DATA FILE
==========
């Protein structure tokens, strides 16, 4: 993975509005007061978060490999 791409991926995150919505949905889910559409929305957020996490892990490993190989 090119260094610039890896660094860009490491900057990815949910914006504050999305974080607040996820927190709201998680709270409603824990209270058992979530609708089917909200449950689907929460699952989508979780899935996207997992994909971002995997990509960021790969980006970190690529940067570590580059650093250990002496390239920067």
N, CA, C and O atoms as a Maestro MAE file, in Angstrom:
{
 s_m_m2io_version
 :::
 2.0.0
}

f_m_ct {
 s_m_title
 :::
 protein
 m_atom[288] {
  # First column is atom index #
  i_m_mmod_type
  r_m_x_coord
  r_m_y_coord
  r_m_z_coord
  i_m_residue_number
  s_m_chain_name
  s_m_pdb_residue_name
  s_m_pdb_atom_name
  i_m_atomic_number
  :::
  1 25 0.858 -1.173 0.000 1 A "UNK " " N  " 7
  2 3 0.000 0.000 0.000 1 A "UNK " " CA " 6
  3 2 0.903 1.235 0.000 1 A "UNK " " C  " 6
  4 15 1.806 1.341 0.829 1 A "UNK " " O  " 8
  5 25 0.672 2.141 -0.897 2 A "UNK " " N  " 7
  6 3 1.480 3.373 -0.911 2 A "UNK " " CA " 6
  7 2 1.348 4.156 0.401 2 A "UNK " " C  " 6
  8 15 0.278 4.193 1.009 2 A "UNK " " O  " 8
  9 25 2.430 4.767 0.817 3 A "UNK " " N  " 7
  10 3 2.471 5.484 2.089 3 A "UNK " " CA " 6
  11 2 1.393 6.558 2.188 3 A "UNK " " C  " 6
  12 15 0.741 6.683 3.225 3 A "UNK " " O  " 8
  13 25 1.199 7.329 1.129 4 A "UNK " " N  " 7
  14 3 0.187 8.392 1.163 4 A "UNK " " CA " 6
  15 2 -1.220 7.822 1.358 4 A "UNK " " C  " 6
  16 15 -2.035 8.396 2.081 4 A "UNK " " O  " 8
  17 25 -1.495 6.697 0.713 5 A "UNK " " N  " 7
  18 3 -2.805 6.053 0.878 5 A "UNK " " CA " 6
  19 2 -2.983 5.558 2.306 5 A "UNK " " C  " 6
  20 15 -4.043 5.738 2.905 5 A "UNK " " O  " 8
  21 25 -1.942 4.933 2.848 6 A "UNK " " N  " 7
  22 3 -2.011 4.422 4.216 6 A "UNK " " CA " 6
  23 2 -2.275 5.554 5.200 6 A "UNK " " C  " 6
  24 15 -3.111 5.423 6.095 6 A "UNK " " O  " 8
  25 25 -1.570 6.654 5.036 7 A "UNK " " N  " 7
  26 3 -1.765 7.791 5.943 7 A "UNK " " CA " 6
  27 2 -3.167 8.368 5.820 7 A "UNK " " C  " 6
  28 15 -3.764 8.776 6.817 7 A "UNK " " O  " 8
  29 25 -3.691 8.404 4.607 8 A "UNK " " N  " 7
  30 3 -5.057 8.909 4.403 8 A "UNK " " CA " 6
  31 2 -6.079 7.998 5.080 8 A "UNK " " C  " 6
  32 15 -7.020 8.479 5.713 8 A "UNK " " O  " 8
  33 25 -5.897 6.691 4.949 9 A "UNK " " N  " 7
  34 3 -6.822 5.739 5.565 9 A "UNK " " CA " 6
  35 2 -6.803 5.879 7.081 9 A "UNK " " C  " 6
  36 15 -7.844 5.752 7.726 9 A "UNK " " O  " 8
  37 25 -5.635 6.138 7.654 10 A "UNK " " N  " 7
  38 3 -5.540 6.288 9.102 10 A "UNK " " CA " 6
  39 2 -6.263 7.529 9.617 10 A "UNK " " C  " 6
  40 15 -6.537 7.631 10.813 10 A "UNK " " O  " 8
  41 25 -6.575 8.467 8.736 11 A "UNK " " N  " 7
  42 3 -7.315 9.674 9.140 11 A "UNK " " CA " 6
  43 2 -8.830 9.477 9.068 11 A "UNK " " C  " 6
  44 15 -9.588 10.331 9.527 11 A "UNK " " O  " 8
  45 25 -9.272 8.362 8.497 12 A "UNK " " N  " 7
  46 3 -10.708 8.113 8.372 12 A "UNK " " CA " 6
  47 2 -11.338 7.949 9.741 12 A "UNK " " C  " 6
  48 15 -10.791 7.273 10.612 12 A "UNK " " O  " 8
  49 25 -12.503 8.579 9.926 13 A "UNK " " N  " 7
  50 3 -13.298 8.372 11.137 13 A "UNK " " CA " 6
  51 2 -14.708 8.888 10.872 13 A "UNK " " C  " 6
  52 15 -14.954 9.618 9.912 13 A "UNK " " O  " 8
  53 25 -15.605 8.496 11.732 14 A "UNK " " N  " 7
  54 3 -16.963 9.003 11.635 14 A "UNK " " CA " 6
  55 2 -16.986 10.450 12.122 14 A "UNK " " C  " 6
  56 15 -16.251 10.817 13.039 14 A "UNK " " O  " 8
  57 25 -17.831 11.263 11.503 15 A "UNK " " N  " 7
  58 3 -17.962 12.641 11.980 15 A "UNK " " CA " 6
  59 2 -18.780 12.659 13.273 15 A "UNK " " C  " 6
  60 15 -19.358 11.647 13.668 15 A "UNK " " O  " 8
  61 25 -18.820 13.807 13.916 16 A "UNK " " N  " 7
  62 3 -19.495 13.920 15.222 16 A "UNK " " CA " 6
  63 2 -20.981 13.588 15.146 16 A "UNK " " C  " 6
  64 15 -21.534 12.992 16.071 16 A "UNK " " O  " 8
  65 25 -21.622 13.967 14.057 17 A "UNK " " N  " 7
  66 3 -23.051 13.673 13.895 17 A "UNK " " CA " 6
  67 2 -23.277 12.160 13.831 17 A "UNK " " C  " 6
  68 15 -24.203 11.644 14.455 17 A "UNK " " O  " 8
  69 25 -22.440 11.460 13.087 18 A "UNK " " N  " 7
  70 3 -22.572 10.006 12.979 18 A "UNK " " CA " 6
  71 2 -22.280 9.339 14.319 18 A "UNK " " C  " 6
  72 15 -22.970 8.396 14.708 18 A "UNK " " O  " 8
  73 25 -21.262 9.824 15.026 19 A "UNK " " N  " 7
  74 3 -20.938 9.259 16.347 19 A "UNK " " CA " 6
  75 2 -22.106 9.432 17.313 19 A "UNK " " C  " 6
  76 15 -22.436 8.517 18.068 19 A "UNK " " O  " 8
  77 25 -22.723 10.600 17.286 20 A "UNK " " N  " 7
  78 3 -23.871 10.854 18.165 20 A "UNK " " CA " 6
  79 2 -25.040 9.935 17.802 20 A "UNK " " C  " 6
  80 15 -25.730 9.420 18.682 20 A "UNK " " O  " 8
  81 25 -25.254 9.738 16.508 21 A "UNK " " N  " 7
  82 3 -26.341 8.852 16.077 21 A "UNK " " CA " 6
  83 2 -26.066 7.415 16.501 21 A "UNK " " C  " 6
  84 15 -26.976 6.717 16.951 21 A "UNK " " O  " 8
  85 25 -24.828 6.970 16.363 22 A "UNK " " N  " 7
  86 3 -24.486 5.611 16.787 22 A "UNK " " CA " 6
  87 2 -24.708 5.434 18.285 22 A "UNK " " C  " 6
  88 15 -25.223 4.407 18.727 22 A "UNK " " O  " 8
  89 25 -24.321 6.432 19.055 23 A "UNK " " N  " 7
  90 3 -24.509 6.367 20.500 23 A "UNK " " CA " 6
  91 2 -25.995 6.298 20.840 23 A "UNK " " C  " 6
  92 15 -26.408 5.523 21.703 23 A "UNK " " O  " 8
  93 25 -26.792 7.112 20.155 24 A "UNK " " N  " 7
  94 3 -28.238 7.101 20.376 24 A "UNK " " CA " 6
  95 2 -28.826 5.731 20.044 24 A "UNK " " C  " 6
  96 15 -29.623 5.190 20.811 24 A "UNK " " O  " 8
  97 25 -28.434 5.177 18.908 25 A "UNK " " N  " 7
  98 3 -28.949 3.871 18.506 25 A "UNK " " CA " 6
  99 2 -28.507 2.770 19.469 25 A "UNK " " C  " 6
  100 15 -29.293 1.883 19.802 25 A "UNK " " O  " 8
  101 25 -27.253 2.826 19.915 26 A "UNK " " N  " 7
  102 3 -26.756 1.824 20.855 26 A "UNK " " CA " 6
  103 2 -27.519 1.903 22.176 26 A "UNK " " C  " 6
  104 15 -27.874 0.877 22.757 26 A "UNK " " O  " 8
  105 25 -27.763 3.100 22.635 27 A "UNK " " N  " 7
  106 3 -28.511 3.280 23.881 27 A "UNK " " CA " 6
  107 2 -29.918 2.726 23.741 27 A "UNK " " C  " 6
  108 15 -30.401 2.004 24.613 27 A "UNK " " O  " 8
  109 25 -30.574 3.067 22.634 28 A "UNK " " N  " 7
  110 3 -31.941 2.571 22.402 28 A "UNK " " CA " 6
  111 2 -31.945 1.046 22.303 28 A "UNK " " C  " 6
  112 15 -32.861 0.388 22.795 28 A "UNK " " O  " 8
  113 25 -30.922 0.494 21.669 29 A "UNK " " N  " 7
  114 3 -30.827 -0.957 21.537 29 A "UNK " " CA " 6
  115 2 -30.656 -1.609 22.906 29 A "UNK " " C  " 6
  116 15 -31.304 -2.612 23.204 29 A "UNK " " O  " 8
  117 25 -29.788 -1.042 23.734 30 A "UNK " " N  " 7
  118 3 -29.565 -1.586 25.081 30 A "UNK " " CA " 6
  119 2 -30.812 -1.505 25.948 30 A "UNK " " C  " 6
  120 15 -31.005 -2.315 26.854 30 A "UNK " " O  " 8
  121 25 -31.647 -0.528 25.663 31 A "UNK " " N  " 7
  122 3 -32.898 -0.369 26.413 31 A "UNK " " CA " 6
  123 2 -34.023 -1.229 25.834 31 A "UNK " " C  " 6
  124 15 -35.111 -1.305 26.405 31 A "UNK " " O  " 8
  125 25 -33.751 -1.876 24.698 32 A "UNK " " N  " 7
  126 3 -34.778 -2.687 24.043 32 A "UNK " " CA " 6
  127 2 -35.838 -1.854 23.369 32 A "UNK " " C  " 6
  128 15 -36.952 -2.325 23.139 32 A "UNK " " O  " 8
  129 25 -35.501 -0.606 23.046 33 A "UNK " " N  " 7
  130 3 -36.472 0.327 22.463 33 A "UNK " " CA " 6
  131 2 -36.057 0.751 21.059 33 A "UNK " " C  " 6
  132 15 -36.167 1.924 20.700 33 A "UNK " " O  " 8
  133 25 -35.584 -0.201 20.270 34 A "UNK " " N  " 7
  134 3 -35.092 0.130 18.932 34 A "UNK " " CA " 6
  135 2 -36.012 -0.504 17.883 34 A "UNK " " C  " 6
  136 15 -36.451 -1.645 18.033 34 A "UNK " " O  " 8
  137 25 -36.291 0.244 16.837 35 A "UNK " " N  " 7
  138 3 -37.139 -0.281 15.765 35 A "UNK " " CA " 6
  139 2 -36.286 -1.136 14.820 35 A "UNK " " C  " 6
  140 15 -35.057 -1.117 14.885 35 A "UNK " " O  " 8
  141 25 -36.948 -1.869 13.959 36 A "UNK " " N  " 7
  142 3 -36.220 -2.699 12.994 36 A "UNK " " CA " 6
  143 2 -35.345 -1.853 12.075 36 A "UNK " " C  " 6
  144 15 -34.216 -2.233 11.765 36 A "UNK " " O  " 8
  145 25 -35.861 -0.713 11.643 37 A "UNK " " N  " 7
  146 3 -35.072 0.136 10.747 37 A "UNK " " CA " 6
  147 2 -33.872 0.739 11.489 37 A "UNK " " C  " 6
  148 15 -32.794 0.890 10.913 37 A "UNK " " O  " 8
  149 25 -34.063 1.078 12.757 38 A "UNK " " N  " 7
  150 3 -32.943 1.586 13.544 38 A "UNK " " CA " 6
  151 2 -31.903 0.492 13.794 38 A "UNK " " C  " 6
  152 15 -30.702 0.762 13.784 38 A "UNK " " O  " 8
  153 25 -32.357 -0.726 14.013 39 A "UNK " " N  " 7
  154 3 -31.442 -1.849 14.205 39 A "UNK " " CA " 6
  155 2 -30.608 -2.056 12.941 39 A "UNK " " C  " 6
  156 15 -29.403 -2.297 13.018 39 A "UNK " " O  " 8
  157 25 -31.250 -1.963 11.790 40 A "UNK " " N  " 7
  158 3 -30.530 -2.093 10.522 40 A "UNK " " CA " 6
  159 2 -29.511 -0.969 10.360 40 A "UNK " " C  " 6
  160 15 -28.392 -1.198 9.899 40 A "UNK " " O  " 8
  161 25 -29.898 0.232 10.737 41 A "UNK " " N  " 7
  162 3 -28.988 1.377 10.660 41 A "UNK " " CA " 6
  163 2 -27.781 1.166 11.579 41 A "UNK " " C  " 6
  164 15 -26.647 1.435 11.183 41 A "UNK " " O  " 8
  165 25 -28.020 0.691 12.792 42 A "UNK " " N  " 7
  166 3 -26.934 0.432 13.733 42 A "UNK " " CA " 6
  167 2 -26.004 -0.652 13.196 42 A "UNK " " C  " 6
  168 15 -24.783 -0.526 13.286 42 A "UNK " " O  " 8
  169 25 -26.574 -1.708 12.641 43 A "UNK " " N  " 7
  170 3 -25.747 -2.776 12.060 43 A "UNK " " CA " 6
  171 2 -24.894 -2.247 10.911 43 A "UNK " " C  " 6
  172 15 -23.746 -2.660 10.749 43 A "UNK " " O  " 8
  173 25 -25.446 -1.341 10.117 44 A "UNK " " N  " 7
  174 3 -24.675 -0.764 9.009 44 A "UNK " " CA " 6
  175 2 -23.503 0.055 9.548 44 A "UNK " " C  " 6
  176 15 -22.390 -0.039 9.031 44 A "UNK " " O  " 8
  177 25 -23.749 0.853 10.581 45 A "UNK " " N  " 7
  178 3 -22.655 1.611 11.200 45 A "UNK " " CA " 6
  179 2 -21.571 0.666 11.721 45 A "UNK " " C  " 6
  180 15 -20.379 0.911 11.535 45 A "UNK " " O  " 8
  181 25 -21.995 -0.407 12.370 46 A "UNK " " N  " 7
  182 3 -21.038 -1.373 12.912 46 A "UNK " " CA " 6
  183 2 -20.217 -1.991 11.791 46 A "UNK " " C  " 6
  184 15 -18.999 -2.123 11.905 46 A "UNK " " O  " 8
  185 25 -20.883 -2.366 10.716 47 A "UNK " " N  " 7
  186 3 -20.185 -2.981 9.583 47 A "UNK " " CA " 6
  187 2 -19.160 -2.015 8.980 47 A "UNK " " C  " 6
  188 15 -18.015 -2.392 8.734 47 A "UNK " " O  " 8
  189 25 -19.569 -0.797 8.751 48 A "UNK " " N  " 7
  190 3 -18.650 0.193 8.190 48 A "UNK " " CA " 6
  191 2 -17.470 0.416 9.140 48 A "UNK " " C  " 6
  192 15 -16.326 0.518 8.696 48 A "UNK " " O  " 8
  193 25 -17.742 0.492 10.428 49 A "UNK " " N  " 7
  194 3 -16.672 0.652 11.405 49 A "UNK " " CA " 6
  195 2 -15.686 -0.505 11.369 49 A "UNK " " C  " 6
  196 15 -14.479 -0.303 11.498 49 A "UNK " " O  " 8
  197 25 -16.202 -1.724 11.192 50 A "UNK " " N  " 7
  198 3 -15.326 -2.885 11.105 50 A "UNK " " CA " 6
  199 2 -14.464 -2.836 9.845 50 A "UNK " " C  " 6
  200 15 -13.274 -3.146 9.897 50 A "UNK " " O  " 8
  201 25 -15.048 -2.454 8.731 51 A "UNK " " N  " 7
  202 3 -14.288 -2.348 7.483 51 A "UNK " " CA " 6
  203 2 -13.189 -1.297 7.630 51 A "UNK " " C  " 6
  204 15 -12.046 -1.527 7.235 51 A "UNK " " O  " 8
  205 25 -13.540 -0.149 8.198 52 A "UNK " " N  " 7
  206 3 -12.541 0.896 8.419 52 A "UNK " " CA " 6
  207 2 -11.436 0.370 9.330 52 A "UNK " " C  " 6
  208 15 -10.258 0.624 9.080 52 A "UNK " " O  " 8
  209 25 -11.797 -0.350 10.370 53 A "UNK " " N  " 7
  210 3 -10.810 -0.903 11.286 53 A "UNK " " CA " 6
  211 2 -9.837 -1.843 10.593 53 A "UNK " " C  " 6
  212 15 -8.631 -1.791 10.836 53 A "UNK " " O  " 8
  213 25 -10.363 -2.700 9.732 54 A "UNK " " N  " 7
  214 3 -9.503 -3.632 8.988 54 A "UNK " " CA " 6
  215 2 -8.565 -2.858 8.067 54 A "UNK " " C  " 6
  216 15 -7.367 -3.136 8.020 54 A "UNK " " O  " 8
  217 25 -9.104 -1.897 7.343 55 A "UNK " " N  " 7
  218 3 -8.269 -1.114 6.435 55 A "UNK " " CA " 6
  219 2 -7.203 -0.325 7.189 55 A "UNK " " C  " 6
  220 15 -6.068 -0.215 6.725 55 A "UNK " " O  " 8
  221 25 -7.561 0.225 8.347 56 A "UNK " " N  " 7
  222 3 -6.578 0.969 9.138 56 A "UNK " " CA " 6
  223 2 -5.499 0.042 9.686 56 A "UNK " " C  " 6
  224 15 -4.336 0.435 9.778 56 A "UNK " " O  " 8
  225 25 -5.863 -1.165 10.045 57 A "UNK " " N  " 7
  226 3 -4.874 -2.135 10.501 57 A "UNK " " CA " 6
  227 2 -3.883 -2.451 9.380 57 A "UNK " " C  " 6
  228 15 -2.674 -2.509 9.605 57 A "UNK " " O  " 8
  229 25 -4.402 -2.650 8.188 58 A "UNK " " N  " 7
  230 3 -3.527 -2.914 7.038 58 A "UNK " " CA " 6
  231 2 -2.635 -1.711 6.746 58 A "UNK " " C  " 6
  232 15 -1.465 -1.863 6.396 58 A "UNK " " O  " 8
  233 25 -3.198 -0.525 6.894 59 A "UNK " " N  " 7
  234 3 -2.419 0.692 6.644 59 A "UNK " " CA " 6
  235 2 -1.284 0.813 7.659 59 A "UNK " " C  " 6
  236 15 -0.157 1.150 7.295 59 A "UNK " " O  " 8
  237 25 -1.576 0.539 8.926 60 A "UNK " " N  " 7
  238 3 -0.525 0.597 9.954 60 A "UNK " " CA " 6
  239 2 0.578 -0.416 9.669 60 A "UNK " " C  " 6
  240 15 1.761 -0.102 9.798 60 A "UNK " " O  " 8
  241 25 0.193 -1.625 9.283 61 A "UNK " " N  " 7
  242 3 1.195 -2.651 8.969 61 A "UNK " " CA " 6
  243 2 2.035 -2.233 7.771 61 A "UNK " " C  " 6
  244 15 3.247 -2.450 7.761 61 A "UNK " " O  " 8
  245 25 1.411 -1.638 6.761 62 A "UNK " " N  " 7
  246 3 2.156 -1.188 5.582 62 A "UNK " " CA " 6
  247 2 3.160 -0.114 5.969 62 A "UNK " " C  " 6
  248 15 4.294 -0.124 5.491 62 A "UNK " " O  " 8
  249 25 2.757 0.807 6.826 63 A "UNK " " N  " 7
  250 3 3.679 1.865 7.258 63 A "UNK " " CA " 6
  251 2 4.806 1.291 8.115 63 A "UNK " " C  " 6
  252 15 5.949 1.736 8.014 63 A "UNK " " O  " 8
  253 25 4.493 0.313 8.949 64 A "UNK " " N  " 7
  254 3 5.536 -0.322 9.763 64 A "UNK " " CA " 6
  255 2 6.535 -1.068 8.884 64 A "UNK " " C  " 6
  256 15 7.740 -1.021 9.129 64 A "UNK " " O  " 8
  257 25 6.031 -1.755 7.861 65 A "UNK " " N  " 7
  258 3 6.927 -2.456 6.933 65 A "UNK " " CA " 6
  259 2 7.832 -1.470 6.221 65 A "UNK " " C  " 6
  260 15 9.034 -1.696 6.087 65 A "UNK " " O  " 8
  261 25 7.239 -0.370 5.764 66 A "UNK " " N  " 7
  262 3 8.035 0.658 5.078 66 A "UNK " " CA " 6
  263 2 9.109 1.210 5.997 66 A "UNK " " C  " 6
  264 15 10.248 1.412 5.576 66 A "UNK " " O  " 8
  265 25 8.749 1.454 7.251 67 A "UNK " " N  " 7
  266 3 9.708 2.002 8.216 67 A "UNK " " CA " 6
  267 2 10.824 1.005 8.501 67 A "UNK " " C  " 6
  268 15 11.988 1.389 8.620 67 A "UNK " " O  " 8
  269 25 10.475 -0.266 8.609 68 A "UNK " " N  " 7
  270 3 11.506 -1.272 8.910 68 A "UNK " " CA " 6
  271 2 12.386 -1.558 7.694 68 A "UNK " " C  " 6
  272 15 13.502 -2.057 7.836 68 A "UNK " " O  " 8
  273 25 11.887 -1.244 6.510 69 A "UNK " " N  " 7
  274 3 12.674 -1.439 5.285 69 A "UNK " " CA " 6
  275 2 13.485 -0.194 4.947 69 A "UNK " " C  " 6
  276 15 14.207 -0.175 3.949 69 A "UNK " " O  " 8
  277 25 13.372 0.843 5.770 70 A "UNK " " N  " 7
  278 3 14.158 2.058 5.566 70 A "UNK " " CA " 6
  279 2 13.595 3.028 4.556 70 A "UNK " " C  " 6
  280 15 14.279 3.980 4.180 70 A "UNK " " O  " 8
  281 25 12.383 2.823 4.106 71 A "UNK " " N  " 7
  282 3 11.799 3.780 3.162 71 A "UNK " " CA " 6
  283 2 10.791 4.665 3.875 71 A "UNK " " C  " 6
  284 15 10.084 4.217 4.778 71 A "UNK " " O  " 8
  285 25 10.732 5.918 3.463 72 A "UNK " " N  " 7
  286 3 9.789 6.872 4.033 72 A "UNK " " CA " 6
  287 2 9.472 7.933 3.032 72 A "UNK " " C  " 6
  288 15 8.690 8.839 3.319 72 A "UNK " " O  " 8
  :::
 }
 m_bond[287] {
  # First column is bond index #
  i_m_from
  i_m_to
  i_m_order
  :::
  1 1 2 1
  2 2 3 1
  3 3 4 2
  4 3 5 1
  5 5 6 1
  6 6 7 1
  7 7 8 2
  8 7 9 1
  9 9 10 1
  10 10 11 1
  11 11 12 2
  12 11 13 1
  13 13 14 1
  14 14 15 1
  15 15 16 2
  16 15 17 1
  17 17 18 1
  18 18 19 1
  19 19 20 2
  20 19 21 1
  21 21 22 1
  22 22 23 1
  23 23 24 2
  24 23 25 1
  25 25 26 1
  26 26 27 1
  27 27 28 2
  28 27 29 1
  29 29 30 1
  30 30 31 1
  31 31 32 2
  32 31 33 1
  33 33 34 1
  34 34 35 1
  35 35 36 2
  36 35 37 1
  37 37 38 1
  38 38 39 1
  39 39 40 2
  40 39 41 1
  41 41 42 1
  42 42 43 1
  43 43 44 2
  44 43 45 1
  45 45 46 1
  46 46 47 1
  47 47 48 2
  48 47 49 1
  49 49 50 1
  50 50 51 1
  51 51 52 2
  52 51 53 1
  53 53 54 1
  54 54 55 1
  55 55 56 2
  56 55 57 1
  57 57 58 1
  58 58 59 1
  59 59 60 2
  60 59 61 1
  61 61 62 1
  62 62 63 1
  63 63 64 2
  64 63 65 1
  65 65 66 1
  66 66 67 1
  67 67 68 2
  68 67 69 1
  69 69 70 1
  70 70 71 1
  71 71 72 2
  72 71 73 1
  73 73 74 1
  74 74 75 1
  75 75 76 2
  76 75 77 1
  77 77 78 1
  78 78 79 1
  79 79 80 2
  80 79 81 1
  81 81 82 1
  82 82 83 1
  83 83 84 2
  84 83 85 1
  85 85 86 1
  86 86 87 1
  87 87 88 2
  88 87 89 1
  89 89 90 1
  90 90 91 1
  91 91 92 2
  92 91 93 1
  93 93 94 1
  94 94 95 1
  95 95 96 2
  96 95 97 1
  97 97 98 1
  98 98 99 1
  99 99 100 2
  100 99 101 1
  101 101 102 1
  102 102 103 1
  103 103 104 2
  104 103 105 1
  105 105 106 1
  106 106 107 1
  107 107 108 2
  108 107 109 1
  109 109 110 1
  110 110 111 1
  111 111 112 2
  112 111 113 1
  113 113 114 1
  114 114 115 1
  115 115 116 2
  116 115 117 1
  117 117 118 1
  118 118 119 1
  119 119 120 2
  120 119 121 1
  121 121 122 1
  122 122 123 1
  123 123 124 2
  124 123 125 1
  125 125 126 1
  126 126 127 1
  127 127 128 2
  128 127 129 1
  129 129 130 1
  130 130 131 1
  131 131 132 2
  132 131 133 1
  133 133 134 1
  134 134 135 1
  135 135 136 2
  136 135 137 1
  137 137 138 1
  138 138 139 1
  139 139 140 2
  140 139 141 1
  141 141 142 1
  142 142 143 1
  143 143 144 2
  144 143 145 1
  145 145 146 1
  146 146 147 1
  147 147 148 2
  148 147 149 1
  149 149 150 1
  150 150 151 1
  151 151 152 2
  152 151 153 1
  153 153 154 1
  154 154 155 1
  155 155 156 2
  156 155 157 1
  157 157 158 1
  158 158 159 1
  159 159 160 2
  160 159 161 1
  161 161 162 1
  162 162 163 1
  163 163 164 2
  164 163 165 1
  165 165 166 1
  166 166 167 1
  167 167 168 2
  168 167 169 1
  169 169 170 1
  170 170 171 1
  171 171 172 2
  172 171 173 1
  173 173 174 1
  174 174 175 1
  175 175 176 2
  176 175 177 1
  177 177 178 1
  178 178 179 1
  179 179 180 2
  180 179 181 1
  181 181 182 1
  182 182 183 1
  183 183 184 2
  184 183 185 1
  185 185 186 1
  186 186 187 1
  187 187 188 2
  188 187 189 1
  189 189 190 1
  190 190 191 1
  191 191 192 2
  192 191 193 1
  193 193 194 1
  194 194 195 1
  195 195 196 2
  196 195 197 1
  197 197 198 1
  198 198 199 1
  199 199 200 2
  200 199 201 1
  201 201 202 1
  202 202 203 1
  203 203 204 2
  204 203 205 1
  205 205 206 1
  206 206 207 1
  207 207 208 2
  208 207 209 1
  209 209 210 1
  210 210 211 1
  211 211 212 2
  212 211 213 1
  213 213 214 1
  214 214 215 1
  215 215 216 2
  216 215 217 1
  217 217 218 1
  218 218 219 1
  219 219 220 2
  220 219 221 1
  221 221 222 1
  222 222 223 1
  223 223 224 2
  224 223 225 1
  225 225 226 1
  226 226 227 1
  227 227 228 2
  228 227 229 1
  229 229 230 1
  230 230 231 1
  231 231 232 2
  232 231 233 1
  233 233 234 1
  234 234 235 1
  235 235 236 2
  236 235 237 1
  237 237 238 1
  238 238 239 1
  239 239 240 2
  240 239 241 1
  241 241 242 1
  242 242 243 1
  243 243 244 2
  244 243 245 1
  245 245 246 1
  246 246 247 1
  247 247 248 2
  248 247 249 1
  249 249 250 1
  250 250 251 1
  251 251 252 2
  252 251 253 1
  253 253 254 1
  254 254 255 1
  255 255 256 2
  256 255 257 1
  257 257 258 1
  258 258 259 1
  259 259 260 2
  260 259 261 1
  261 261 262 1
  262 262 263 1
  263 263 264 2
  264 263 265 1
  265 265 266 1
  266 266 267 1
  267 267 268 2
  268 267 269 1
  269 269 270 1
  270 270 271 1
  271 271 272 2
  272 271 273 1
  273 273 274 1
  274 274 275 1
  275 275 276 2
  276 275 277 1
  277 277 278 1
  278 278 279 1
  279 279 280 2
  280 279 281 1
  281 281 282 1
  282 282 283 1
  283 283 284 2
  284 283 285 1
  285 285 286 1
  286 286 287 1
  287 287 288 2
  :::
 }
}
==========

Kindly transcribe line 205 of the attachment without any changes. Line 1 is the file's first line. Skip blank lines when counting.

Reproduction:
  182 3 -21.038 -1.373 12.912 46 A "UNK " " CA " 6